For all the talk that accompanied Mike Holmgren when he became Seattle's coach in 1999, his record is just 50-46. He also is 0-3 in the playoffs.

The team's best bet this year is based on a talented secondary. Cornerbacks Marcus Trufant and Kelly Herndon, who was acquired from Denver, were among the eight defensive backs to break up at least 20 passes last year.

Strong safety Michael Boulware had five interceptions; two came in the final two minutes of games with Seattle holding a tenuous lead. A third he returned 63 yards for the winning touchdown with less than a minute to play against Miami.

Boulware played outside linebacker at Florida State -- he is 6 feet 3 and 223 pounds -- and is still learning the safety position, said defensive coordinator Ray Rhodes.

"As a coach, you worry about Year Two," Rhodes said. "Sometimes a guy bounces. That's the thing you want to do, make sure he stays consistent with his play. I'm being a little more tough on him this year than I have in the past."

That secondary will come in handy considering Seattle plays five games against quarterbacks who finished in the top 10 in passing last year, including games against the Colts (Dec. 24) and Packers (Jan. 1) and two games against high-scoring St. Louis quarterback Marc Bulger.

The Seahawks also appear to have made progress in the front office. New team president Tim Ruskell watches every practice from the sideline, then watches videotape of the practices. Not only did former president Bob Whitsitt disagree often with Holmgren, his background was in the NBA, not the NFL.

Not surprisingly, the exec with NBA experience was a little lax with some of the team's troublemakers. The new regime? Not so much. They discarded starting tackle Chris Terry (suspended for violating the league's drug policy) and starting wide receiver Koren Robinson (arrested for alcohol-related reckless driving).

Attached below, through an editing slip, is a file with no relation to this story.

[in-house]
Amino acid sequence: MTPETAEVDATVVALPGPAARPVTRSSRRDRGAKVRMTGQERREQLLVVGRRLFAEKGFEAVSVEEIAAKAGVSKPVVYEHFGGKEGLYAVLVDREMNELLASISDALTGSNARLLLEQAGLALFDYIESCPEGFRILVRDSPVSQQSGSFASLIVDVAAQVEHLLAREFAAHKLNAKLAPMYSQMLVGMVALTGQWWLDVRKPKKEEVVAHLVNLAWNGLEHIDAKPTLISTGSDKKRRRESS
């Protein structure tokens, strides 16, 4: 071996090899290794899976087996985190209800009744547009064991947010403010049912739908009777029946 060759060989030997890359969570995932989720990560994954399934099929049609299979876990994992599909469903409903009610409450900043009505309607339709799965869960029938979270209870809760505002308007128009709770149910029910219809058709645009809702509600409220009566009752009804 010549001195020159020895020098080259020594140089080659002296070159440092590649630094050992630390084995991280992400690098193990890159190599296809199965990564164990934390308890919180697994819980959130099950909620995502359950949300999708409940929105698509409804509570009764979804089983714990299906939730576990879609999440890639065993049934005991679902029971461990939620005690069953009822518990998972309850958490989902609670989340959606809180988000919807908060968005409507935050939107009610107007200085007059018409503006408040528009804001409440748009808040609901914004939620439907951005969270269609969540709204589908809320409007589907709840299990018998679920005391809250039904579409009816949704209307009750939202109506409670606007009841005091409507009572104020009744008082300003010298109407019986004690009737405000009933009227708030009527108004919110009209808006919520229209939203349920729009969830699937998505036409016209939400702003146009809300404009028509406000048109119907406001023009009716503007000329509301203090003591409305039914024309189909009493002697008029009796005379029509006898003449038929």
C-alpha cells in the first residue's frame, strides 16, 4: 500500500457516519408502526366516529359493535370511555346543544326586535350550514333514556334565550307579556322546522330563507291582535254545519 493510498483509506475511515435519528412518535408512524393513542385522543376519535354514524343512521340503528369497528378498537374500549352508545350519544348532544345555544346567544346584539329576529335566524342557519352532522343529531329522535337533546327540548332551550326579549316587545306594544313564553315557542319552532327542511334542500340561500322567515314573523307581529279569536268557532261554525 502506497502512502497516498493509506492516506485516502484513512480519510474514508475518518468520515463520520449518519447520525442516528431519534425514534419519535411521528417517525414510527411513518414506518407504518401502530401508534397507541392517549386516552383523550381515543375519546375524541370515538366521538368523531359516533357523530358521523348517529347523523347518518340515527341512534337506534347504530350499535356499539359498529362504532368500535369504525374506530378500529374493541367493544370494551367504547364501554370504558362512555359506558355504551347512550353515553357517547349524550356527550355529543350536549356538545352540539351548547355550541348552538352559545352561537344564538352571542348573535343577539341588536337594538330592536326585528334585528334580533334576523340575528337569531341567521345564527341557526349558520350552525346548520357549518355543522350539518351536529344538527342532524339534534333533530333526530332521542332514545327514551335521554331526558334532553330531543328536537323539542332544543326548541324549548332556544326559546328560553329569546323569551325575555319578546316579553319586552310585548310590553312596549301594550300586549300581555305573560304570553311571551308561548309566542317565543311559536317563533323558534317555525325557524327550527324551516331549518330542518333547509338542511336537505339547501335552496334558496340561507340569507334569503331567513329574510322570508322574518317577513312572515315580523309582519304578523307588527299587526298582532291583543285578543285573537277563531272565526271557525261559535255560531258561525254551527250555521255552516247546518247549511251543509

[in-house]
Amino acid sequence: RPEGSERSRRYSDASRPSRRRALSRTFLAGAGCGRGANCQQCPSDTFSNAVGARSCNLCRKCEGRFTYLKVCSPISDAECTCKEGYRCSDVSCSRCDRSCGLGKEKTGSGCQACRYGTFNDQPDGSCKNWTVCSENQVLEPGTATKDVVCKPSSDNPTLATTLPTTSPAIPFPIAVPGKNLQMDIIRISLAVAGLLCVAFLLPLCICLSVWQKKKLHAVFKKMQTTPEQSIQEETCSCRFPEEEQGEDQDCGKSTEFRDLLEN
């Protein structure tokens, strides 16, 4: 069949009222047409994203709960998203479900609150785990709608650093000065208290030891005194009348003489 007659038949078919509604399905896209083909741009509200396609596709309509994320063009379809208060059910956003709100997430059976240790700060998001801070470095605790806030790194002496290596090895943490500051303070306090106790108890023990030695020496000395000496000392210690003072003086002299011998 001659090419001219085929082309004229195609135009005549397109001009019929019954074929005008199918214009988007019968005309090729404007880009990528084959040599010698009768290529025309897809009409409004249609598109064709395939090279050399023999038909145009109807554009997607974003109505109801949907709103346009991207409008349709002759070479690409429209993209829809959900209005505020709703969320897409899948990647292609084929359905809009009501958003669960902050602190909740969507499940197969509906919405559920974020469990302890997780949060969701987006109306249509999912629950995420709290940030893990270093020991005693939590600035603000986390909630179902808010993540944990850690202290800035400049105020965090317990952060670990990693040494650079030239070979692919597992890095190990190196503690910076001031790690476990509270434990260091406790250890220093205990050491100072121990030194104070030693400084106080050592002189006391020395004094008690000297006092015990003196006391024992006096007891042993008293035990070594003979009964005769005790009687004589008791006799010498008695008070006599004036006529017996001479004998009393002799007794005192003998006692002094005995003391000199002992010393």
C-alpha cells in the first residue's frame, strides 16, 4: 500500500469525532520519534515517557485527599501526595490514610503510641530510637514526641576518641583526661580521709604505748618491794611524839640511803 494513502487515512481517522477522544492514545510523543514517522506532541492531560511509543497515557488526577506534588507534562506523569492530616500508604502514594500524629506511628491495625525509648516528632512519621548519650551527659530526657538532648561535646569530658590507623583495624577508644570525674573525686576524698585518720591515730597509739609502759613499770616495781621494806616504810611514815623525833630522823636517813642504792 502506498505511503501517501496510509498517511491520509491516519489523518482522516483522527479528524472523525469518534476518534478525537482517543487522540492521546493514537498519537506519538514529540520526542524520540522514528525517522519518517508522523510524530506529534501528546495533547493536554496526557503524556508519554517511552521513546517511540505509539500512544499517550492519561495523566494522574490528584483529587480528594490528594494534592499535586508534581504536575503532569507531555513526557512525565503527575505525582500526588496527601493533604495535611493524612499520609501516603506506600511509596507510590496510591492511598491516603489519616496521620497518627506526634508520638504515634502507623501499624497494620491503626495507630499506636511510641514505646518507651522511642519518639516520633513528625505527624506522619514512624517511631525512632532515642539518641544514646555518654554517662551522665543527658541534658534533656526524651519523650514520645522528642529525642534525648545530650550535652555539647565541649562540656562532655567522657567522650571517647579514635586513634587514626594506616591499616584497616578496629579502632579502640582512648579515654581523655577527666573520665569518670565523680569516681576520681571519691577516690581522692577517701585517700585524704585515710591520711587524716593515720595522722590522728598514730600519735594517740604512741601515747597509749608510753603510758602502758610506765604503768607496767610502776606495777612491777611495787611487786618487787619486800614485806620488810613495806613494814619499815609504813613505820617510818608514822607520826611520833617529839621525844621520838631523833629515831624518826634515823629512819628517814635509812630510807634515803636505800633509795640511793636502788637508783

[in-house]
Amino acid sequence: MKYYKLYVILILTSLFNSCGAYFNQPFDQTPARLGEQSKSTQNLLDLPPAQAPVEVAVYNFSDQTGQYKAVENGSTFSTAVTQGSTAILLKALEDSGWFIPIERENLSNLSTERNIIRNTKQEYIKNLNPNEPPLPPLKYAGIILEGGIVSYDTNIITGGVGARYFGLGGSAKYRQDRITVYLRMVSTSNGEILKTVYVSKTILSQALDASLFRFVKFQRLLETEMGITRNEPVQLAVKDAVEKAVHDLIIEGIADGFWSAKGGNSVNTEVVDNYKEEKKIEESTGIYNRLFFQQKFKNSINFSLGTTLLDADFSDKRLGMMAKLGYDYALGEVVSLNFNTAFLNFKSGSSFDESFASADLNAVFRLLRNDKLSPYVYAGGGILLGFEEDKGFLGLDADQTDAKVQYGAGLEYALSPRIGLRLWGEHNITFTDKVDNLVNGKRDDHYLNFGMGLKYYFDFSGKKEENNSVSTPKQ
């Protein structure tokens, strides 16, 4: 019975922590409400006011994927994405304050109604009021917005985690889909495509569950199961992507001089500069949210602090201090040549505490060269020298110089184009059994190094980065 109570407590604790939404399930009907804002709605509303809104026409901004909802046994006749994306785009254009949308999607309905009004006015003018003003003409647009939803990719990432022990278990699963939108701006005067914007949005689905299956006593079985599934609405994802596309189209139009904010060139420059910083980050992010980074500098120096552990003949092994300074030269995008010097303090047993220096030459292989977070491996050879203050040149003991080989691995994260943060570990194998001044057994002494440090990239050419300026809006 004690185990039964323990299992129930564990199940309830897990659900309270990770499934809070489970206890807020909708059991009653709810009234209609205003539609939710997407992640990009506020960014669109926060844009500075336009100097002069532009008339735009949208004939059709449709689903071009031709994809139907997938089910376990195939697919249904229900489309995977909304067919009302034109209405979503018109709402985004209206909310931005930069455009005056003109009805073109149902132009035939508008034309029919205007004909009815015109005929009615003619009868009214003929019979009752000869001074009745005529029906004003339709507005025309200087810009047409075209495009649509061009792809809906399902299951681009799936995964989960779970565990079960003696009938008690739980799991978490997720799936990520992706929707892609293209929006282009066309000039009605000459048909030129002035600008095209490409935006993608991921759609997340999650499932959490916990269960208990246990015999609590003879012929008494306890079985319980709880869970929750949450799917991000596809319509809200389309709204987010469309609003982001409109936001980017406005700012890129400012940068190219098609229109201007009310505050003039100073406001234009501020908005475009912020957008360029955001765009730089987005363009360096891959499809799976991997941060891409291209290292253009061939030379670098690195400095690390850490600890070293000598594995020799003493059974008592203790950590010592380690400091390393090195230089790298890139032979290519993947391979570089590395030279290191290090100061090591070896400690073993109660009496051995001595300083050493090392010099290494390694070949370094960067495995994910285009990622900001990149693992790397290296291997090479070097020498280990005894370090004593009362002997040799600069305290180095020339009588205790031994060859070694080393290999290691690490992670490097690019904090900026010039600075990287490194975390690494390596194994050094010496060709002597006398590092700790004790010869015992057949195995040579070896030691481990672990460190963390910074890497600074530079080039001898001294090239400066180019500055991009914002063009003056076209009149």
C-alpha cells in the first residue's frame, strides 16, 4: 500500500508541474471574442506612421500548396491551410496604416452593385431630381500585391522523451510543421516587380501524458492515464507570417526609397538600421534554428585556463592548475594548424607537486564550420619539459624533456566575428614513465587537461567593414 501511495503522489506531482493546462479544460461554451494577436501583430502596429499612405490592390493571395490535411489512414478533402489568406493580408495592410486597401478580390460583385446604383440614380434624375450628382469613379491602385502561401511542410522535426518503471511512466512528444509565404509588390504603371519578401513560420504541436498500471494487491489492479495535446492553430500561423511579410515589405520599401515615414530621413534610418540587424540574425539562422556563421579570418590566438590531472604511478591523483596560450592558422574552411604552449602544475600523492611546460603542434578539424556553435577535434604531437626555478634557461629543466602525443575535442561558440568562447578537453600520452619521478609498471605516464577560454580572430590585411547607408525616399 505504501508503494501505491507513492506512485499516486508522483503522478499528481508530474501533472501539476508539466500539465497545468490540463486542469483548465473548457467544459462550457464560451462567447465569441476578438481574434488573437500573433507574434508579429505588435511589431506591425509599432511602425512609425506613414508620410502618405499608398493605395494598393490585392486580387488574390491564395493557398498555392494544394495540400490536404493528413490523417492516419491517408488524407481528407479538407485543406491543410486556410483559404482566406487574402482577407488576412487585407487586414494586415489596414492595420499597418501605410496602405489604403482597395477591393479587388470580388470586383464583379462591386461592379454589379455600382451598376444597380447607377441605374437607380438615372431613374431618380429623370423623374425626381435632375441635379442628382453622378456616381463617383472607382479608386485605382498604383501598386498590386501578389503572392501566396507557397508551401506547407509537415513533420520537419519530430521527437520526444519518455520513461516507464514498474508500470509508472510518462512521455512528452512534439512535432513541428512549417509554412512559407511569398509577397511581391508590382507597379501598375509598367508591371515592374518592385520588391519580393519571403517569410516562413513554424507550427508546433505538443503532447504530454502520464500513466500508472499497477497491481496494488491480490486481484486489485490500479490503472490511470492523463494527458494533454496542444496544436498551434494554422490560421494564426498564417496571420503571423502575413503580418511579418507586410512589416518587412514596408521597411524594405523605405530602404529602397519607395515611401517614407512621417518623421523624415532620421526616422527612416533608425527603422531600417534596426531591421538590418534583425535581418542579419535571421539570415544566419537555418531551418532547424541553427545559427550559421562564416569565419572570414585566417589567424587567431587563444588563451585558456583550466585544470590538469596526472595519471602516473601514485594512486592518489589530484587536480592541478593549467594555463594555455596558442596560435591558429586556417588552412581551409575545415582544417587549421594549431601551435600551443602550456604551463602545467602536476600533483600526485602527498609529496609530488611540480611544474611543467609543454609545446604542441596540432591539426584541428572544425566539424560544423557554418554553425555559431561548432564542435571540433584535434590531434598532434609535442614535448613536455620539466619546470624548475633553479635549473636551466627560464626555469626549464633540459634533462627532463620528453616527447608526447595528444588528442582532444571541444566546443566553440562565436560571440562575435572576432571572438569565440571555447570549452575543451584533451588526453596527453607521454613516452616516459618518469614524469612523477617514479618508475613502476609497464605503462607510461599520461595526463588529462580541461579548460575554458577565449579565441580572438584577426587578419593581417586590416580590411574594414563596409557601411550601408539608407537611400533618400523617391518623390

Robinson was the team's best deep threat. His departure means Bobby Engram and Joe Jurevicius are in the mix to be the number two receiver. Neither has much speed, though at least both of them have sure hands. Robinson had 10 dropped passes last year.

The other set of sure hands belongs to the left side of the offensive line: tackle Walter Jones and guard Steve Hutchinson. Jones (6-5, 308 pounds) did not allow a sack last year.

He also may be in for a bigger year, if that's possible, considering he was present at the start of training camp for the first time in four years. He did so partly to help with the younger linemen, one of whom -- likely second-year pro Sean Locklear (6-3, 301) -- will replace Terry as the right tackle.

Hutchinson (6-5, 313) is nimble for his size; he was a standout basketball player in high school.

They block for running back Shaun Alexander, and must be doing a good job. Alexander set franchise records with 353 carries for 1,696 yards last year. He hasn't missed a game in five years.

Shaun Alexander will carry the load for Seattle, with a little help from some big people in front of him.